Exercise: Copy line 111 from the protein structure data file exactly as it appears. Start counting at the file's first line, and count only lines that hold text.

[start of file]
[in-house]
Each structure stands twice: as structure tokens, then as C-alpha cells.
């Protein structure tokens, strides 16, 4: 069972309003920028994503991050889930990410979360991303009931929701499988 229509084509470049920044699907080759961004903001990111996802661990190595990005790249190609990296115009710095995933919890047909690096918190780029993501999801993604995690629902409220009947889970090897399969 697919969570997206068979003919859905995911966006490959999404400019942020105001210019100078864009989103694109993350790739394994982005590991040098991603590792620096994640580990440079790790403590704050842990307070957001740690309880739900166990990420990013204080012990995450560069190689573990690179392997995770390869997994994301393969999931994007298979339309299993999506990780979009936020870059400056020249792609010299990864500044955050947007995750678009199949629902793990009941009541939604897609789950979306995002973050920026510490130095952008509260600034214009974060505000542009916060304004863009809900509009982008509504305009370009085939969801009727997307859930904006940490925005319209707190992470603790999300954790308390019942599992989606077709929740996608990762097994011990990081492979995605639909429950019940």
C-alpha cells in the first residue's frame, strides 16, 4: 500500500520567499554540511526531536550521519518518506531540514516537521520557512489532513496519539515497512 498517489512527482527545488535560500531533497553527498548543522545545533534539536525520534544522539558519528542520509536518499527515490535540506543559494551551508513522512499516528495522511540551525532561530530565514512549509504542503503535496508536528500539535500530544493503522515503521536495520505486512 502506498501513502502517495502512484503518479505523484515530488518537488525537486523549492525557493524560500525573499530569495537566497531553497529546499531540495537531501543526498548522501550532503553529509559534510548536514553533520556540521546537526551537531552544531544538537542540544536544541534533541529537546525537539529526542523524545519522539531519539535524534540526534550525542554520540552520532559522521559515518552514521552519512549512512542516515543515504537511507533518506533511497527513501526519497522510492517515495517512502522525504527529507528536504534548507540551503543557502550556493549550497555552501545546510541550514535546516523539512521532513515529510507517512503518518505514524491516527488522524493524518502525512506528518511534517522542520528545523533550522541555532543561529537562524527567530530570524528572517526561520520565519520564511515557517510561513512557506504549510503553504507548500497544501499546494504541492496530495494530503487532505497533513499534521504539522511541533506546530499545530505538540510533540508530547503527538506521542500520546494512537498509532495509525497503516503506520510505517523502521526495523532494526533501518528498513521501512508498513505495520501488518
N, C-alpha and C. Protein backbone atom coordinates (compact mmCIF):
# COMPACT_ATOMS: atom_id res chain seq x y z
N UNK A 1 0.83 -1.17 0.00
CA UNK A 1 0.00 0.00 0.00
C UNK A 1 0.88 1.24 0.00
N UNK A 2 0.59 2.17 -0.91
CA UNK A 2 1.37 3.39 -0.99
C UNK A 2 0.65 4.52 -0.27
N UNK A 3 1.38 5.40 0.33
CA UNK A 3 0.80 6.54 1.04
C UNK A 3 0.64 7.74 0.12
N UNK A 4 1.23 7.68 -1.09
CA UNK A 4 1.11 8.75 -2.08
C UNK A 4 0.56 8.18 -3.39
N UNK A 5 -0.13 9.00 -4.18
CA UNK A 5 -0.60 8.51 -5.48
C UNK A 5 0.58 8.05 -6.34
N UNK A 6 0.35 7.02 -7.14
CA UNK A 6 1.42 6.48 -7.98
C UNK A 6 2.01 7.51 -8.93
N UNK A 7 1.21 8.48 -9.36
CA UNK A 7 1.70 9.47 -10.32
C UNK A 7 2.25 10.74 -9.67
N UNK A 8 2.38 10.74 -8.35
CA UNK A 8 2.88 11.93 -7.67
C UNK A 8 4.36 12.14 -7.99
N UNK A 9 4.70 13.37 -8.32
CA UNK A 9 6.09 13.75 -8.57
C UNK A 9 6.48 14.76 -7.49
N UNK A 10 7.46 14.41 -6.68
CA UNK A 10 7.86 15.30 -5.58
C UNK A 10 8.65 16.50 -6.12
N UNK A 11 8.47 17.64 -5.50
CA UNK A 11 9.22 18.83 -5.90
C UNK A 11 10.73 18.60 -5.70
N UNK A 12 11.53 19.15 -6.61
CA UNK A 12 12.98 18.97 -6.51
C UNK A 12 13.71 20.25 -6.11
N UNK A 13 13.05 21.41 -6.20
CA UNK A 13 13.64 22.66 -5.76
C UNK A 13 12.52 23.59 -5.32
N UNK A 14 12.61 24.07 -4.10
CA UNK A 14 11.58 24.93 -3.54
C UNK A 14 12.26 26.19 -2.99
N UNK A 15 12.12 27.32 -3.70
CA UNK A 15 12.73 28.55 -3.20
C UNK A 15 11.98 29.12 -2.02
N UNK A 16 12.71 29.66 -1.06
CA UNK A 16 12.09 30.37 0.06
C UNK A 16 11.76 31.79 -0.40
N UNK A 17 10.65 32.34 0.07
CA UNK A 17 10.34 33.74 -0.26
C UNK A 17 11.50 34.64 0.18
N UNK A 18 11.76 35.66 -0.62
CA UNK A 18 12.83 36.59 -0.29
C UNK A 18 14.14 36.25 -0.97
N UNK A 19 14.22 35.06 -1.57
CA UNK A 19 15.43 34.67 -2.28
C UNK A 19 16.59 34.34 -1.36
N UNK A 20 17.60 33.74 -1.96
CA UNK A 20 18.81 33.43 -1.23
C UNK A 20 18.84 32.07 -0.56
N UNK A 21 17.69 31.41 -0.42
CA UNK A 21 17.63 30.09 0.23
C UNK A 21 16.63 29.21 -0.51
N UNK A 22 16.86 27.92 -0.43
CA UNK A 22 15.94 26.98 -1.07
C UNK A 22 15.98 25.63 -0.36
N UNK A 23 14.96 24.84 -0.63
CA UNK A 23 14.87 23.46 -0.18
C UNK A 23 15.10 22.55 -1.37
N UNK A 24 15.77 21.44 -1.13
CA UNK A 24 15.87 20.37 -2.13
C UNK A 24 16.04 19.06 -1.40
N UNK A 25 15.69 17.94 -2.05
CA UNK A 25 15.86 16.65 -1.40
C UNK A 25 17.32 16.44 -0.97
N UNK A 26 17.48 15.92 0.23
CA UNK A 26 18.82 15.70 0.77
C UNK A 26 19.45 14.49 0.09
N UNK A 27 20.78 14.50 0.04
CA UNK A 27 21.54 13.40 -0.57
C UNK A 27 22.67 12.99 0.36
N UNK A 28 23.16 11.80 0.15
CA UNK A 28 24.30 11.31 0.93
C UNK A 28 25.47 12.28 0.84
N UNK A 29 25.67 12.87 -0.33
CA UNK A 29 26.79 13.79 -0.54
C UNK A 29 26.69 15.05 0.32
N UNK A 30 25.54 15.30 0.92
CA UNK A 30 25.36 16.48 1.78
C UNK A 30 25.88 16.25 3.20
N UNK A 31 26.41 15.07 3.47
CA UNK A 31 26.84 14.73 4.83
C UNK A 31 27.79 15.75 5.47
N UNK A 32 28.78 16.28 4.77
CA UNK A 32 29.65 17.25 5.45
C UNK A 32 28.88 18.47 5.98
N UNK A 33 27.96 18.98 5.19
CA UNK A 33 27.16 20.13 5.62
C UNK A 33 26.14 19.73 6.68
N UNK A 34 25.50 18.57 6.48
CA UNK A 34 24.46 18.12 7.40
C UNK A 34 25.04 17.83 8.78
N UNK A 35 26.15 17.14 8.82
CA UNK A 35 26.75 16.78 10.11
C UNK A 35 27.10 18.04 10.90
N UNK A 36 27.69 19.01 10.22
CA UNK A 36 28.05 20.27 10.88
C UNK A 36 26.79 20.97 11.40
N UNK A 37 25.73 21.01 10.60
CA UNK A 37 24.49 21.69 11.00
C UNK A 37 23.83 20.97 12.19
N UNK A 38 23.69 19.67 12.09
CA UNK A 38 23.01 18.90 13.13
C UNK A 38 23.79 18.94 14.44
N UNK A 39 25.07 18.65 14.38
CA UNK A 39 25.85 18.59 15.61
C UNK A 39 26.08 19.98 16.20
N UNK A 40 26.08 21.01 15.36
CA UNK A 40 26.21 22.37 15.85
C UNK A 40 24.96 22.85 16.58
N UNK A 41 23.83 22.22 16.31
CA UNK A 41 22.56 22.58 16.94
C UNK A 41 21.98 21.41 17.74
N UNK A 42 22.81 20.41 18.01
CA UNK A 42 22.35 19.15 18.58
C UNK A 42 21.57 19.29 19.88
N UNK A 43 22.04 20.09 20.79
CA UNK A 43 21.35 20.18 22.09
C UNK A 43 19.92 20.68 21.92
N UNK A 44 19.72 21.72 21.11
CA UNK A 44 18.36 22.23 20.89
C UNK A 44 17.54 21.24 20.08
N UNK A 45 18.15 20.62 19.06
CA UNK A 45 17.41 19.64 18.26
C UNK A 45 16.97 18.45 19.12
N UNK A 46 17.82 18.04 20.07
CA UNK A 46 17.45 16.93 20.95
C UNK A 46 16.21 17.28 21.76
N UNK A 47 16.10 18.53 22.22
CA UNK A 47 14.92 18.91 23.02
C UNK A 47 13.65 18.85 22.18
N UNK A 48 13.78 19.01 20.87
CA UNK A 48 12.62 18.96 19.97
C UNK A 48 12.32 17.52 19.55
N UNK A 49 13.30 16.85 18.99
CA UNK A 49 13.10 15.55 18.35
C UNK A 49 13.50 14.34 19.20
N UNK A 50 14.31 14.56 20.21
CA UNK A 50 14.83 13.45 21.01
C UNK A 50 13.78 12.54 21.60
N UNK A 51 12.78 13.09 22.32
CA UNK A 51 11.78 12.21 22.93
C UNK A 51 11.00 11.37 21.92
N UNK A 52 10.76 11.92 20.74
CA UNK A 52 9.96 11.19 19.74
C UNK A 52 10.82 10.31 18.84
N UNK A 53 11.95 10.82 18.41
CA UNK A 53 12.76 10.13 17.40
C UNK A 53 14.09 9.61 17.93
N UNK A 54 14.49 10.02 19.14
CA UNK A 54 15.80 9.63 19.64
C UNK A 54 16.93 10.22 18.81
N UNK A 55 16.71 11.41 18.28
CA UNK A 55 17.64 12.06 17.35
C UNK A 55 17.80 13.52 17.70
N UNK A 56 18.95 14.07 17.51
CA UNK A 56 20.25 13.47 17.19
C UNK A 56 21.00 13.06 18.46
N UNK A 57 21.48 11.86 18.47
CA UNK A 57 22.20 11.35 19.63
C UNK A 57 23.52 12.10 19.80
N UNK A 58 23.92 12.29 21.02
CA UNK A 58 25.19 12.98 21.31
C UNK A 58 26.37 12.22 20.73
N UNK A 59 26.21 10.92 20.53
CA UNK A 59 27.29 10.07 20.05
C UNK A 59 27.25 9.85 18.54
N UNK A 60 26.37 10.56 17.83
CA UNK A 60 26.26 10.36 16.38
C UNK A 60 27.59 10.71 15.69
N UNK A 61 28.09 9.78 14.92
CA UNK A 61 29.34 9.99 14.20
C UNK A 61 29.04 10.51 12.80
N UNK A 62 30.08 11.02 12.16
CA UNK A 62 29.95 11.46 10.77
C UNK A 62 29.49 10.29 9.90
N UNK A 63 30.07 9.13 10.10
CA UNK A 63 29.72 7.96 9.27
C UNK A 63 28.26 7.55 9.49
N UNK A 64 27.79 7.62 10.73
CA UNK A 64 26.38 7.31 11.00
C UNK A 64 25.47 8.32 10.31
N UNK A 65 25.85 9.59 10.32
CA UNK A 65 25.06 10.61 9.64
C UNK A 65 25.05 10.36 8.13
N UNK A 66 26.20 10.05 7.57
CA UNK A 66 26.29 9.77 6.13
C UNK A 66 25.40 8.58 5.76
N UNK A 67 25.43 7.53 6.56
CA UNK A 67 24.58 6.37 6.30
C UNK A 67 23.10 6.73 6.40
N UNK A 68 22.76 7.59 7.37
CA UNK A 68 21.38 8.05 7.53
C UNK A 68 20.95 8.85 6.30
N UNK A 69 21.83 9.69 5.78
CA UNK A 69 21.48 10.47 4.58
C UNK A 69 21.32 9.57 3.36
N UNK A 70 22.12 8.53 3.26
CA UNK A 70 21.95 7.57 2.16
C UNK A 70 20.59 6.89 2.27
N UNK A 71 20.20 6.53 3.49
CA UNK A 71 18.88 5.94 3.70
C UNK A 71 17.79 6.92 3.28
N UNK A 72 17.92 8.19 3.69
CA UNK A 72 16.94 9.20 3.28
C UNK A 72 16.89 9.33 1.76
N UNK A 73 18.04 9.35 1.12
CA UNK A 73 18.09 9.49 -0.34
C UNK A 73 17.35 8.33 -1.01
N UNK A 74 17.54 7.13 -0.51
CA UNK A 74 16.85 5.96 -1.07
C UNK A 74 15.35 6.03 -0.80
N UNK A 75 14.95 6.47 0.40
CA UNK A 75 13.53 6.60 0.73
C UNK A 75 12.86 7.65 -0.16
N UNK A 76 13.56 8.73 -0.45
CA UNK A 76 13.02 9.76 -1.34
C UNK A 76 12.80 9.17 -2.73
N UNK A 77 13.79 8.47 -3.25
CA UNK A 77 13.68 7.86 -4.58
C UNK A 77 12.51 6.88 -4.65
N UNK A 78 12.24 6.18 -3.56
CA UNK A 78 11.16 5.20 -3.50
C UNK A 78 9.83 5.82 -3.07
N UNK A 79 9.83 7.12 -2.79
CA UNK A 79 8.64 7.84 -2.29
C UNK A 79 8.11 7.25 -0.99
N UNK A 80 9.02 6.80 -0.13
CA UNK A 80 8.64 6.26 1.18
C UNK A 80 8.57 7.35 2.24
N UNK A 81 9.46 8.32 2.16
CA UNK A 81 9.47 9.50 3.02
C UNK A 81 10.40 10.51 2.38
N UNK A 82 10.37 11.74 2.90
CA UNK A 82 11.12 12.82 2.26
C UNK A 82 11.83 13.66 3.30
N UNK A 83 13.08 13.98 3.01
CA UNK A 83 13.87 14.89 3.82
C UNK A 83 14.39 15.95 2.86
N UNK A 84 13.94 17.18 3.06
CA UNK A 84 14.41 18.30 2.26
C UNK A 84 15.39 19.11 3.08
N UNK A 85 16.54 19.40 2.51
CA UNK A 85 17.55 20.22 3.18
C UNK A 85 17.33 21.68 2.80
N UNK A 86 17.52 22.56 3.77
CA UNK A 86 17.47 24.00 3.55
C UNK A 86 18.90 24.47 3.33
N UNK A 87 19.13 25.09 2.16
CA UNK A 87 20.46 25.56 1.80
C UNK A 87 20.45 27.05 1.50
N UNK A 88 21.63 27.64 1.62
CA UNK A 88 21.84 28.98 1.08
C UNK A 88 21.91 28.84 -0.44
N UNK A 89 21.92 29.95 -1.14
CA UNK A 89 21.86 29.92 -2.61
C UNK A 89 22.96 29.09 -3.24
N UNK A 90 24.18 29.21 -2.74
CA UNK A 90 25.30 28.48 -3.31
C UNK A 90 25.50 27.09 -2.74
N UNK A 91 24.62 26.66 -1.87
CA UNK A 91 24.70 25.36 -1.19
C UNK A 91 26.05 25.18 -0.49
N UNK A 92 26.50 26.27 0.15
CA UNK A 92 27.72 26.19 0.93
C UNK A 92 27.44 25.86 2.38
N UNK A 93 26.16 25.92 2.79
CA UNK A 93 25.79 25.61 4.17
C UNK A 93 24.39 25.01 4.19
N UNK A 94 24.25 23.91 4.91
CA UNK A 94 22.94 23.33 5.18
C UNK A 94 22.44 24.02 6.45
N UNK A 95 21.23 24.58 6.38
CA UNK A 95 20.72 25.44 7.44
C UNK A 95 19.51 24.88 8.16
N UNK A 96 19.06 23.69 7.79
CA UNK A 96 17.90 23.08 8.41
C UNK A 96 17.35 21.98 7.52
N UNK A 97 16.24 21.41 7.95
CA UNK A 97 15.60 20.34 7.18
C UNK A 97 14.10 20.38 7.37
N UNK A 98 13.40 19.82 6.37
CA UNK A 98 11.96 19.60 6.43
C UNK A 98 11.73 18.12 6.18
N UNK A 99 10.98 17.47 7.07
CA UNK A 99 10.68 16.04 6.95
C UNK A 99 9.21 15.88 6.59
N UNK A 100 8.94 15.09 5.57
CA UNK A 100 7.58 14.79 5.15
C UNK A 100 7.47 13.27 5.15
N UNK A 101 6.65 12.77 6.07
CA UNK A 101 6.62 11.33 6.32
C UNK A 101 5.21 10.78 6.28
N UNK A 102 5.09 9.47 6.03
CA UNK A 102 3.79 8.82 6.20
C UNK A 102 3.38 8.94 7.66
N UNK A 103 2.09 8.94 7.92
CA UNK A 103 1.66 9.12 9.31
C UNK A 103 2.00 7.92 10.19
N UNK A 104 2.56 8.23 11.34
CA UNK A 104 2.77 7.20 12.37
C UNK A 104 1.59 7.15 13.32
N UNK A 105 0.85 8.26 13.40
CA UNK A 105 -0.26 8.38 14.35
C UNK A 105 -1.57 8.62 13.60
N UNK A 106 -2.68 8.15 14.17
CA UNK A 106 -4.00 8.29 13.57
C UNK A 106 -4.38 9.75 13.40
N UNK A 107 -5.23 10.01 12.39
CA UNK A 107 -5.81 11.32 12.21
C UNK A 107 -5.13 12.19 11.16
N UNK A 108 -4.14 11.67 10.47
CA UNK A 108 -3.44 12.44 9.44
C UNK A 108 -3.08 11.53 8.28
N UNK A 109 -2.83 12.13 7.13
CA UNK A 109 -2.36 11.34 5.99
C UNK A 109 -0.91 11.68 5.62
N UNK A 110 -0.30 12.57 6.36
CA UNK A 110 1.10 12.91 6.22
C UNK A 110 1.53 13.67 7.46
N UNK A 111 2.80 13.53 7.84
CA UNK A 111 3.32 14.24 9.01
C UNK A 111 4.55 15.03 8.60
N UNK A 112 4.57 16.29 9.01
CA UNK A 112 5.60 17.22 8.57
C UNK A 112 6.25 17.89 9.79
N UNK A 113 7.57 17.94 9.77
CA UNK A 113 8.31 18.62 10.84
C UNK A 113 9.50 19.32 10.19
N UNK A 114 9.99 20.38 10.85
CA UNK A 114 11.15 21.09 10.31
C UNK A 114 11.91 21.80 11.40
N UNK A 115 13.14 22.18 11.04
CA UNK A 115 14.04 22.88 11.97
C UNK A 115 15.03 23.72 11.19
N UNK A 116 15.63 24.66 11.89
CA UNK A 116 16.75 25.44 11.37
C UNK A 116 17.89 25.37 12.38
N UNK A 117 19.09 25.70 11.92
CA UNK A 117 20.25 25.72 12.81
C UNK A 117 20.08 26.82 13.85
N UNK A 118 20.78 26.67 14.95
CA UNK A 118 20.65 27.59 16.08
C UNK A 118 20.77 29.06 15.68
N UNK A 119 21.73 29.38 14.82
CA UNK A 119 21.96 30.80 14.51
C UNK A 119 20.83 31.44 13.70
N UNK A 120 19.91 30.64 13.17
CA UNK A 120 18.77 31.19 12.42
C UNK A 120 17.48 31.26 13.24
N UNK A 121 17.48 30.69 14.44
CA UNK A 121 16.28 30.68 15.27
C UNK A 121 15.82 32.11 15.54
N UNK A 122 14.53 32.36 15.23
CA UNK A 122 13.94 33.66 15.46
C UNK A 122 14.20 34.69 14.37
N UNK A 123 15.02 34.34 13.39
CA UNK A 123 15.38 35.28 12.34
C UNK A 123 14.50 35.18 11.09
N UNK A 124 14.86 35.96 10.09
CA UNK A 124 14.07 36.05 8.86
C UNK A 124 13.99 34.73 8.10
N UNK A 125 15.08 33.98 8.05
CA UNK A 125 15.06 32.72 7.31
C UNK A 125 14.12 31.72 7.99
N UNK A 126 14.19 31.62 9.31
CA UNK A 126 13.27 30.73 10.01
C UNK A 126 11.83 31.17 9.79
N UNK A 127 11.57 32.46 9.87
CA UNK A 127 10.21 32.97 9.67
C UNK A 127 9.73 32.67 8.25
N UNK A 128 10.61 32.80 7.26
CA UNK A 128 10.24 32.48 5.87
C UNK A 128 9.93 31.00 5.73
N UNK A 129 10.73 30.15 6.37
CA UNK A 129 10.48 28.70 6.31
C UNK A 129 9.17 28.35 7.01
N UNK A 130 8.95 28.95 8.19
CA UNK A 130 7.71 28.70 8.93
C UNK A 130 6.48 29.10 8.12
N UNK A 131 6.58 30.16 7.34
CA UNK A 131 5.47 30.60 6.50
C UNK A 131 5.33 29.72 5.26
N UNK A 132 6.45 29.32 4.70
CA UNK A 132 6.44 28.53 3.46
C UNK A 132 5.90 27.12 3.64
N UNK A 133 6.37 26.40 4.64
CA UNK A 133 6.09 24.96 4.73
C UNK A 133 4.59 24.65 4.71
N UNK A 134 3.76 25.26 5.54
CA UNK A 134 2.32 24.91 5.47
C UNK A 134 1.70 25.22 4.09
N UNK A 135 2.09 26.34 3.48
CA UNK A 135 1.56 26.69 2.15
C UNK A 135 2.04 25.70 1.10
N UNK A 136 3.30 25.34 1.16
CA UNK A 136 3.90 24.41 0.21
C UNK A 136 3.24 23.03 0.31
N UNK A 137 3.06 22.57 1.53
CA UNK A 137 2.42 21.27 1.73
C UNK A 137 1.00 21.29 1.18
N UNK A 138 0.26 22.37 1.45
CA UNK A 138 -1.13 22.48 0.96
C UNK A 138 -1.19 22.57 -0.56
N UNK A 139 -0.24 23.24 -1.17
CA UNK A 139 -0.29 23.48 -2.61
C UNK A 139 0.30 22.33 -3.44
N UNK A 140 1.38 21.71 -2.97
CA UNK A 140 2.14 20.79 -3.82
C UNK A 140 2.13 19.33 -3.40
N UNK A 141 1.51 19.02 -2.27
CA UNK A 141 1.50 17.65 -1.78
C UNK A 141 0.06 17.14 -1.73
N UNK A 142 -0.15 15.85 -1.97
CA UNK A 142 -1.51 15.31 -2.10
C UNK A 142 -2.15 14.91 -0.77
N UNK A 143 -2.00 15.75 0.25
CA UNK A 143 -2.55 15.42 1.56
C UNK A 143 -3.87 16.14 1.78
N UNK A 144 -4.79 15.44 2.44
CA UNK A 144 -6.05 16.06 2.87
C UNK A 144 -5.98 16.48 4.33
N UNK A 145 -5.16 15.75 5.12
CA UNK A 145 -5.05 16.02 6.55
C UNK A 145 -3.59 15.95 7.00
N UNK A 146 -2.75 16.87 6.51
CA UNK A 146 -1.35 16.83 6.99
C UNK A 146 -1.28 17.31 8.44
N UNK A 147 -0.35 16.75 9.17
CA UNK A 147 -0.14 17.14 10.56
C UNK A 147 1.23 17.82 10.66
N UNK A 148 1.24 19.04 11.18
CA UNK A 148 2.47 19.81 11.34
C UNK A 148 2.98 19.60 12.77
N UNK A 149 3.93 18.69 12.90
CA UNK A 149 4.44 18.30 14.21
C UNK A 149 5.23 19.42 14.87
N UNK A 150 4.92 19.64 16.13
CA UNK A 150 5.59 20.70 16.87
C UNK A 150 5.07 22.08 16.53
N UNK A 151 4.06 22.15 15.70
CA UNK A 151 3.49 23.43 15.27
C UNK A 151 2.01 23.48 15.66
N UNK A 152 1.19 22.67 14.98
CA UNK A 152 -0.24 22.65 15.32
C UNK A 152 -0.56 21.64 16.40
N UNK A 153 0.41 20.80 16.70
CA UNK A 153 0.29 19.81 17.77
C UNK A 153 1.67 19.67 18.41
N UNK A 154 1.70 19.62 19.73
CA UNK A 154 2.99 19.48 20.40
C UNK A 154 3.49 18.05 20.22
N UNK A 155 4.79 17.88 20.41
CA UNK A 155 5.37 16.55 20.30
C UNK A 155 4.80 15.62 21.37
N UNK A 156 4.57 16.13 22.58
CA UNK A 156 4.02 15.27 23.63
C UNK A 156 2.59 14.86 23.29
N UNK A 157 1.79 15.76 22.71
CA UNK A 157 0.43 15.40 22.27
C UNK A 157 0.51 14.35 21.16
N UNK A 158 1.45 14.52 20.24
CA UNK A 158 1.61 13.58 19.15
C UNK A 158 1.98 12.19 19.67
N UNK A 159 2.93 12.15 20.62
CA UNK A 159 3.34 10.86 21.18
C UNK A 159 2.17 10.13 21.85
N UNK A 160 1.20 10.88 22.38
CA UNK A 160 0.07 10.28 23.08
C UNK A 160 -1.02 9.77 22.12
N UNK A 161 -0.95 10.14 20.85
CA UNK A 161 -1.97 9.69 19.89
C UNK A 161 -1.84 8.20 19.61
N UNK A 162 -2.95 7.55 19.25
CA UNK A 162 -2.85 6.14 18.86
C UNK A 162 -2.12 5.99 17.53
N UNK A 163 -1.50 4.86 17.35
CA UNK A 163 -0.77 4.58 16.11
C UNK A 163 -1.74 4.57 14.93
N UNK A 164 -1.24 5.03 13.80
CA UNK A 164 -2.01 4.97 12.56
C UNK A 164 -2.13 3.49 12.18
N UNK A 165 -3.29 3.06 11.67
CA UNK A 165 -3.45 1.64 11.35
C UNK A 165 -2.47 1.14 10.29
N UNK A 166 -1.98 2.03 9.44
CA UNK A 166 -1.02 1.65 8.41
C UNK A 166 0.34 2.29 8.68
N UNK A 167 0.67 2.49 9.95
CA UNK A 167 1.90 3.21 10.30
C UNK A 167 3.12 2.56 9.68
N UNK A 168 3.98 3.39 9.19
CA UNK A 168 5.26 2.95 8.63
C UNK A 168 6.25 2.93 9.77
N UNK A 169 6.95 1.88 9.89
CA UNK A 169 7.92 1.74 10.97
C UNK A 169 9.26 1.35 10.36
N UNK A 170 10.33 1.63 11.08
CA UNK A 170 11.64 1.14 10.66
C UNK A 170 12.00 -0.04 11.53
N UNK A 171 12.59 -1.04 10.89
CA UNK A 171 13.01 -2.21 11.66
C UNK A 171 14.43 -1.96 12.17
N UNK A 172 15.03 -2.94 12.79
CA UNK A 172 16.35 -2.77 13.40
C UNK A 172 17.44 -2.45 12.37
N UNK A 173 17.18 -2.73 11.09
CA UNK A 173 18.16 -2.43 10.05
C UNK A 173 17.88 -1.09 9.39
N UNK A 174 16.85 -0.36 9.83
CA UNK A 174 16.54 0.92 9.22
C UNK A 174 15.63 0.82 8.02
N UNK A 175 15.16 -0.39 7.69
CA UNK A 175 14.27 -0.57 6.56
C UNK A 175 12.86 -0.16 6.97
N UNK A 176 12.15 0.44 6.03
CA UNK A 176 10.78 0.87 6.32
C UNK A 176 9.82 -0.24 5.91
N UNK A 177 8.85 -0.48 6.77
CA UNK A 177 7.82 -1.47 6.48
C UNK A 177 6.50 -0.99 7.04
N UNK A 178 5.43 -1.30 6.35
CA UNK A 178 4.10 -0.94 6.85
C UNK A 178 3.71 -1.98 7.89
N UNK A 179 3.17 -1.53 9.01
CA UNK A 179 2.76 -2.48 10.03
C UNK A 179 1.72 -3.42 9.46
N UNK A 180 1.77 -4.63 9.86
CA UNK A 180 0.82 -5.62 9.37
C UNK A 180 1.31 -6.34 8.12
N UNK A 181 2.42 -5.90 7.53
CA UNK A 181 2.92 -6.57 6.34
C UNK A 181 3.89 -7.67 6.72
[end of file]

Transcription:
C UNK A 35 27.10 18.04 10.90